#1
Hey guys just kinda looking for some opinions here in regards to editing drum waves. Now my band is recording an album and I'm engineering it but this is my first time properly tracking drums as opposed to samples or a dual mic setup. Now my question is, when your cleaning up the tracks, do you cut out the ambient noise of the unused drum mics. For example, say if your had 4 bars that was just kick, snare, hi hat, would you edit out the ambient pick up of the tom mics?

I'm sure there's probably people who do that or just leave it all in, but I guess I'm just looking for a general consensus and maybe the pros/cons of doing it or not.

Thanks in advance.
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#2
I think you generally want to leave it in, but you can experiment and do it however you want. It also depends on what/how youre mixing.

If you leave it all in and dont do any sort of processing, i think your drums will sound more open, organic, natural and room-ey. This is probably good for more chill types of music, lighte rock, indie rock, alternative, ect.
You could get specific about what you process- i.e, use gating on your kick drum to make it sound more direct/in your face and clean. Also use hi passes on overheads or other mics to cut out a lot of the other pieces that the mics pick up.

Or you could do it your way, and gate / chop out the drums you dont want- this will make it sound very direct- but my personal opinion is to use a combination of "openess/left alone" and some gating/process on kick/snare and OHs.

Good luck!
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#4
Alright thanks for the advice guys, I'll do some experimenting both ways and go from there.
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#5
Personally I would never cut anything out of the ambient/overhead mics because picking up everything is exactly what they are there for. It is quite common to strip the bleed from tom tracks because they are generally used very rarely and there isn't going to be a whole lot of useable bleed during parts when they are not used.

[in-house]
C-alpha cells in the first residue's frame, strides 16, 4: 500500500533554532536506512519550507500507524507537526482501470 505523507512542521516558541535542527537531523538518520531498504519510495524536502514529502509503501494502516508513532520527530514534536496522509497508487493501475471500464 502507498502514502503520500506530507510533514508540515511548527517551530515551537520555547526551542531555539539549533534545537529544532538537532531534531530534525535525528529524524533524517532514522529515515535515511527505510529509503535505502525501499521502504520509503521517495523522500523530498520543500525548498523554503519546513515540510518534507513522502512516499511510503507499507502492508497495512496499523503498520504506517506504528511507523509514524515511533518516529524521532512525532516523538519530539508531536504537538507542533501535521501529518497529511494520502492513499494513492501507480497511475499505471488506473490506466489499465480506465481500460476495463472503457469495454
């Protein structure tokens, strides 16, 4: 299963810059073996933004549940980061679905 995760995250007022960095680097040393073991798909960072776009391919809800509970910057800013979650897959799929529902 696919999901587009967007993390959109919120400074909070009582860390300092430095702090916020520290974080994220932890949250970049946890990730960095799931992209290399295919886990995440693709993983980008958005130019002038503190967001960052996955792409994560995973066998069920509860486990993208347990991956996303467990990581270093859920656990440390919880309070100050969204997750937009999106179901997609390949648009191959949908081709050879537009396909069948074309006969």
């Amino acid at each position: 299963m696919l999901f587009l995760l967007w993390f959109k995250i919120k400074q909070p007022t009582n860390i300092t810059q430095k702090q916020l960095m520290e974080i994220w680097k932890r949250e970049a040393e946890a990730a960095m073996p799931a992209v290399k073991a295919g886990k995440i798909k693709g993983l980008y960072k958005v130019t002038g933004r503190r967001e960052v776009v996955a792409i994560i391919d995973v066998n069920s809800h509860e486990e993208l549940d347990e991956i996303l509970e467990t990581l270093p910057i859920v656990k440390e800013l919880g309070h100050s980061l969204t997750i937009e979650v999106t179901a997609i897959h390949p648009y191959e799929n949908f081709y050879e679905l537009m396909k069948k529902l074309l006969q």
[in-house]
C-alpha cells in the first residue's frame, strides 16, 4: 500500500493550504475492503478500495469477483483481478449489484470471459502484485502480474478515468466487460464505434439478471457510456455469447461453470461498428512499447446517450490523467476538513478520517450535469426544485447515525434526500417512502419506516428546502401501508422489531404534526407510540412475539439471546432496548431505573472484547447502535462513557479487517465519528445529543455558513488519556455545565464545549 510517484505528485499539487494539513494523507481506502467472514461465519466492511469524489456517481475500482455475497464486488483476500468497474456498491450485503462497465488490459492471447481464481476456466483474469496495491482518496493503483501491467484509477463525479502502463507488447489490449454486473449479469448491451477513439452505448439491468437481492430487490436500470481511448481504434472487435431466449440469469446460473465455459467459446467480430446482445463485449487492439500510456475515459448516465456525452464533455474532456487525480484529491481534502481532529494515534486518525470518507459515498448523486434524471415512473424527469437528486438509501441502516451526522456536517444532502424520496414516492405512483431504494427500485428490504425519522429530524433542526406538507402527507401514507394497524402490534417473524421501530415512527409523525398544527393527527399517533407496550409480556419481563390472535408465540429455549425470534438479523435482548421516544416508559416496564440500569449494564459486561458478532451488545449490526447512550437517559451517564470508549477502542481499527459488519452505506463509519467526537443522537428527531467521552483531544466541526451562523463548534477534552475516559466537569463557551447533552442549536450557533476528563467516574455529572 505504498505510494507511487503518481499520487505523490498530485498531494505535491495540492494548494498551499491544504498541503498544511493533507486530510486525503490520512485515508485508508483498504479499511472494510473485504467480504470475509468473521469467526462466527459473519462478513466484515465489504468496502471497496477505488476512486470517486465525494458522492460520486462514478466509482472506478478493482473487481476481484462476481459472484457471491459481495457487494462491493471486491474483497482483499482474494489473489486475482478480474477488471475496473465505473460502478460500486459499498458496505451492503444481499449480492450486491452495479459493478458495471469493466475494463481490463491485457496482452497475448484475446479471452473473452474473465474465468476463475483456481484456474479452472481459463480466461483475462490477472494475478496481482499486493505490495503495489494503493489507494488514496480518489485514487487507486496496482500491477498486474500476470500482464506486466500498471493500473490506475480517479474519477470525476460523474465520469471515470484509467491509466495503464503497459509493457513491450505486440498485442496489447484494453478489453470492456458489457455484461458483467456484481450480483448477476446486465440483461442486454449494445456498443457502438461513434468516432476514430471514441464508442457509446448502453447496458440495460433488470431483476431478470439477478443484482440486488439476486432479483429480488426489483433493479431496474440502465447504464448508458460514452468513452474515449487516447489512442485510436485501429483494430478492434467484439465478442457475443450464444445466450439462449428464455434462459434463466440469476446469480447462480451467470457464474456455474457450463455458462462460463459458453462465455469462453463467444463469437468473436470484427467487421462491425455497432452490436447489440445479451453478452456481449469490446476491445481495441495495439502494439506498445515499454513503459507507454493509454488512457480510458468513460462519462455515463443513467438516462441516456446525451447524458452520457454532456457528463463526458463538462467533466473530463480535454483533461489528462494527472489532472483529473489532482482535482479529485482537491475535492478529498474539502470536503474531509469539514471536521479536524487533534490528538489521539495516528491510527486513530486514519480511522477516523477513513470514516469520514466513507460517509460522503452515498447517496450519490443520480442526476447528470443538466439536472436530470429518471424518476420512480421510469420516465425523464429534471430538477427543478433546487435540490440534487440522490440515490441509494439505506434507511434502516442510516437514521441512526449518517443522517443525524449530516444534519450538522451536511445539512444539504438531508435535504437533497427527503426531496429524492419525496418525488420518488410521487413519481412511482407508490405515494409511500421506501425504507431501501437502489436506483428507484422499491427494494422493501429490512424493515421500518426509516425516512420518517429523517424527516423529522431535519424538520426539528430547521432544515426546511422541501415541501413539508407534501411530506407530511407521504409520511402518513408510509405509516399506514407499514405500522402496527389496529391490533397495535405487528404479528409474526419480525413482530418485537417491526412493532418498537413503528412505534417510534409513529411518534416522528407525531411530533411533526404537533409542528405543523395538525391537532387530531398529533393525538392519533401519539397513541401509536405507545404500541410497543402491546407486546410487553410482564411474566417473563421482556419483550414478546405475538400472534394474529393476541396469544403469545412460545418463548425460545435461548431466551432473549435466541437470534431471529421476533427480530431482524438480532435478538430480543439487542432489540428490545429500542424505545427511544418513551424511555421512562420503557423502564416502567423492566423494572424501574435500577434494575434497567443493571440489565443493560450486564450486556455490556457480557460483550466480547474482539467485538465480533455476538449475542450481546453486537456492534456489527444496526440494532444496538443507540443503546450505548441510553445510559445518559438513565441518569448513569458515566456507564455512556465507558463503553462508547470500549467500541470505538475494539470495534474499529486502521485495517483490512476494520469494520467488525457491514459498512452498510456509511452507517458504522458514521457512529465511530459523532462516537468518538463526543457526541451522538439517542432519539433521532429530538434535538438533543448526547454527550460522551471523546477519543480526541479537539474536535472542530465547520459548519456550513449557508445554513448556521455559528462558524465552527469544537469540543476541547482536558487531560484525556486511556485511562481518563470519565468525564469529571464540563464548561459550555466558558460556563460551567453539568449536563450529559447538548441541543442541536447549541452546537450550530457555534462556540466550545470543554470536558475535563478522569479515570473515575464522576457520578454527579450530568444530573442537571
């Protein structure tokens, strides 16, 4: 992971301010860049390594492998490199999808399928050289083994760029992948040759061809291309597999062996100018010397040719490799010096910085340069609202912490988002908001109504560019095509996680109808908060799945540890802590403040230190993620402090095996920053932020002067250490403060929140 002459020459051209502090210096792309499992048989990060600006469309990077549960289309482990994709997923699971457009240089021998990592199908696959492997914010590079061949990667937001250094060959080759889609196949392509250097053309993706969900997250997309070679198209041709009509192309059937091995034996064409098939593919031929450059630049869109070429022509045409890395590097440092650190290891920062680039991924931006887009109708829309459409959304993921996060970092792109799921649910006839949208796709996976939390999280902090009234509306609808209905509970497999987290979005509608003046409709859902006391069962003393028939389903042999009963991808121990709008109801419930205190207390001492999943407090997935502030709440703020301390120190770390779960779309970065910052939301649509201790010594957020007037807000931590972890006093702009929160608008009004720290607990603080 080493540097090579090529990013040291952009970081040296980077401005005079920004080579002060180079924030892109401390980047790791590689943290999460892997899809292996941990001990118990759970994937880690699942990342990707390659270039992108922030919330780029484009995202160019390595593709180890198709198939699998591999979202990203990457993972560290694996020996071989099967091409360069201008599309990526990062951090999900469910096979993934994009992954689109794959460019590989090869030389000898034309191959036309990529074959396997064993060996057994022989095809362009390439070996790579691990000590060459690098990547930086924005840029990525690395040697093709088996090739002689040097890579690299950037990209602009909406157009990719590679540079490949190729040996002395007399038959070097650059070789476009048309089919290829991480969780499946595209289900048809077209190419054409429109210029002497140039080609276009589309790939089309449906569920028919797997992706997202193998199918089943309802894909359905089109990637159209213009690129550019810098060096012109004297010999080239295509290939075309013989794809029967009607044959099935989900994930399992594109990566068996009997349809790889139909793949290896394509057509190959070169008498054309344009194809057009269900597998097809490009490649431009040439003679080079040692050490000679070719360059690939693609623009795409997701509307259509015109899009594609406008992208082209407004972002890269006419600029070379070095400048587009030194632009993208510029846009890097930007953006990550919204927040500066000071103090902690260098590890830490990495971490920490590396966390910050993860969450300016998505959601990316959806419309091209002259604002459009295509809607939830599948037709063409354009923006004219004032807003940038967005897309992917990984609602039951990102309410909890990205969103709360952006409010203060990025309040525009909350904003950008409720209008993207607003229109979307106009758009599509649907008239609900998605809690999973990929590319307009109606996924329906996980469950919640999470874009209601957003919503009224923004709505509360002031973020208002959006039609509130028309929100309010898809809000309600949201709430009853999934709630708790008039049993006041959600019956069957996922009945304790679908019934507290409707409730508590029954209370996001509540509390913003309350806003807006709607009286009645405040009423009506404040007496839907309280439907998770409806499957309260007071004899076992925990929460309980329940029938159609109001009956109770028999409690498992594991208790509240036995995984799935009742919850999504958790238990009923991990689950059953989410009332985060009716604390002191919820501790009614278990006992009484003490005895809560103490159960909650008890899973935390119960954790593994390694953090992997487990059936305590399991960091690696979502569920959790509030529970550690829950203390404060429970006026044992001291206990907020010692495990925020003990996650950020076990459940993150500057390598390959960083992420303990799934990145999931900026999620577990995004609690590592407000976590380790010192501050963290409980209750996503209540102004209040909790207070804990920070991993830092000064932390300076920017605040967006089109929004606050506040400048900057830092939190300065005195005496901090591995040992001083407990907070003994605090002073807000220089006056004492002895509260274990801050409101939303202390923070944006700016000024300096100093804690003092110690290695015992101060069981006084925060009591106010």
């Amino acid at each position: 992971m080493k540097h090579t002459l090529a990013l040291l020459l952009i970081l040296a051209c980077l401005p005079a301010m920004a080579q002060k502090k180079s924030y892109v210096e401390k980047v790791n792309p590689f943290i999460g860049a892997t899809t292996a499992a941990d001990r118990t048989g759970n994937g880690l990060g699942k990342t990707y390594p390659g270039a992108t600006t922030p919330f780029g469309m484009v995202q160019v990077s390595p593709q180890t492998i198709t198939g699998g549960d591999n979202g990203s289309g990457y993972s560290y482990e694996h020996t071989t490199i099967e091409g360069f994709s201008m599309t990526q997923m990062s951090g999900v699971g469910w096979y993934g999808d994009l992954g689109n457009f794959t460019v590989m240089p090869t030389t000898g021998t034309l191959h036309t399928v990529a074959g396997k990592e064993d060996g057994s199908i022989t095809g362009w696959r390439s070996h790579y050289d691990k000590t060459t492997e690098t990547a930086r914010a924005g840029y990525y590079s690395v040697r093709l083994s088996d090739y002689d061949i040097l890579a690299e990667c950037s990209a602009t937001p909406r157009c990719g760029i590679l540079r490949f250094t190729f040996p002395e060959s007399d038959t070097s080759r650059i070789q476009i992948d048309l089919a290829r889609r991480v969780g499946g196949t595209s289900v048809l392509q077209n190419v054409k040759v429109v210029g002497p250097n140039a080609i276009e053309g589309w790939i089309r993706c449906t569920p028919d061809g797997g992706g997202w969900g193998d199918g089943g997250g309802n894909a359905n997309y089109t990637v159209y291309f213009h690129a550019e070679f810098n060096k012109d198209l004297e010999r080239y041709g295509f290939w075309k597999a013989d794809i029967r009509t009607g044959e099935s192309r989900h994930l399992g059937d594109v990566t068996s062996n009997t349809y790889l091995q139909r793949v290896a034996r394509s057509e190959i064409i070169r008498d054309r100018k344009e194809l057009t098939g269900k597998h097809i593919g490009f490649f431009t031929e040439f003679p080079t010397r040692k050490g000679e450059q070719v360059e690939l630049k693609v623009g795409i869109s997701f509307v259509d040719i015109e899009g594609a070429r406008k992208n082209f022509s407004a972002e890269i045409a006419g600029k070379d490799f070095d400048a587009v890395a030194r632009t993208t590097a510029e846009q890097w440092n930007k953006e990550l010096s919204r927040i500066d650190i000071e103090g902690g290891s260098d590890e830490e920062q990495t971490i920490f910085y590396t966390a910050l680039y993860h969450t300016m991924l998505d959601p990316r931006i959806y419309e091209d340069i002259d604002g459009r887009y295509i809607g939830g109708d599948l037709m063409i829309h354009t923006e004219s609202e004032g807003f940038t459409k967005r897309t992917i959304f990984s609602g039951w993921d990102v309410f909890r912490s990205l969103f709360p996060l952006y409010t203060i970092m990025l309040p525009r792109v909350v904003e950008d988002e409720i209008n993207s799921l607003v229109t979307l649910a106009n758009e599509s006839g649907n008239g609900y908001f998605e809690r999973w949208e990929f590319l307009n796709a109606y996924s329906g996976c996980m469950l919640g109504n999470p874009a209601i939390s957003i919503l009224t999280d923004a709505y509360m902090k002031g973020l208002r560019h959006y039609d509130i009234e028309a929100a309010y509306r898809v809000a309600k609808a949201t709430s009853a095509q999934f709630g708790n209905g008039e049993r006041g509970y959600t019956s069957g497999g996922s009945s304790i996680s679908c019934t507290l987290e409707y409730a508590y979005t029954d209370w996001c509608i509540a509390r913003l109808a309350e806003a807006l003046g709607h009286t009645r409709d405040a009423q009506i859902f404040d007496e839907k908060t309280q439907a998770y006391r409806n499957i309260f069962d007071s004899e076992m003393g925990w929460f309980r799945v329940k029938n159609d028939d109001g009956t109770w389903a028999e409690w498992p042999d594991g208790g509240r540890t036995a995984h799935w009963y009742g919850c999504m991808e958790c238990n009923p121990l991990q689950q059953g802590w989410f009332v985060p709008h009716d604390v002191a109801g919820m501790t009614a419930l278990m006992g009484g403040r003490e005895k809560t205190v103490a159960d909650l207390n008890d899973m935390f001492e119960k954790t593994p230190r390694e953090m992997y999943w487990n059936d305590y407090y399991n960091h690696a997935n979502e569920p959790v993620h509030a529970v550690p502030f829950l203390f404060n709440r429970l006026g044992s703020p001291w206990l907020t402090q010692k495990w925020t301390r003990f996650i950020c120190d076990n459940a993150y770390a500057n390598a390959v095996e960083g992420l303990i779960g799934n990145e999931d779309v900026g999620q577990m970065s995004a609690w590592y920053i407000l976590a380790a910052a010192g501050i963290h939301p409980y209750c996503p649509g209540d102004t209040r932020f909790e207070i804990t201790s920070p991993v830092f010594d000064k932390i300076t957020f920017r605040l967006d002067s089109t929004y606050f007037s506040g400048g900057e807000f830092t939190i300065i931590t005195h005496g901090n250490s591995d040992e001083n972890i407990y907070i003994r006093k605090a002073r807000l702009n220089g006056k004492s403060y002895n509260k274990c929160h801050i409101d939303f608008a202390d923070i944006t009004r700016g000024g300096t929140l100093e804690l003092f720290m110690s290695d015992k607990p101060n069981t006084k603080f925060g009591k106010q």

#6
From my experience it's usually common practice to clean up the toms so all you have is the actual hit. I've kept them in when in a pinch, but usualyl if I'm doing a proper edit I'll gut all the extra noise. That way your compression and eq is only effecting the tom hits themselves, especially if you need to do durastic tweeting to them.

Same with the sub kick.. No need to boost the lows on any other noises it could have picked up(if you're close micing)
#7
You can eq out mostly the lows and mids out of the OH if you want to use more of the close mics.
Honestly from what I've seen a great drummer and a good kit sound fantastic, you can hardly screw that up on a session. If it sounds bad in the room, most likely it'll end up bad on record unless you augment with triggers, sample replacement.
Make sure you get a good set of samples from the session for sound replacement. Run a new track with your final drum setup the way you're tracking. Record low, mid, loud kick and snare, record each cymbal and tom hits and maybe few combo creashes like kick+2 cymbals together in case you need to edit parts for more impact or drummer errors.

Editing - there's 2 main approaches for rock and metal, either close miked where you eq overheads just to leave cymbals or use overheads and room mics for main sound and just bring in a touch of close mics into the mix for more impact.
#8
select the track that contains the split regions and use the select next region, set locators by regions and go to left locator key commands to move the playhead referred to as the spl or song position line before logic to the start of each of the newly split regions. if you then click on the regions that are assigned to the group, that will select them all and you can use the split regions at played key command to cut all the regions in that group. once all your tracks are sliced as required you can group them to make sure they stay together when you move or quantise them-but don't forget to add the guide regions to the group as well.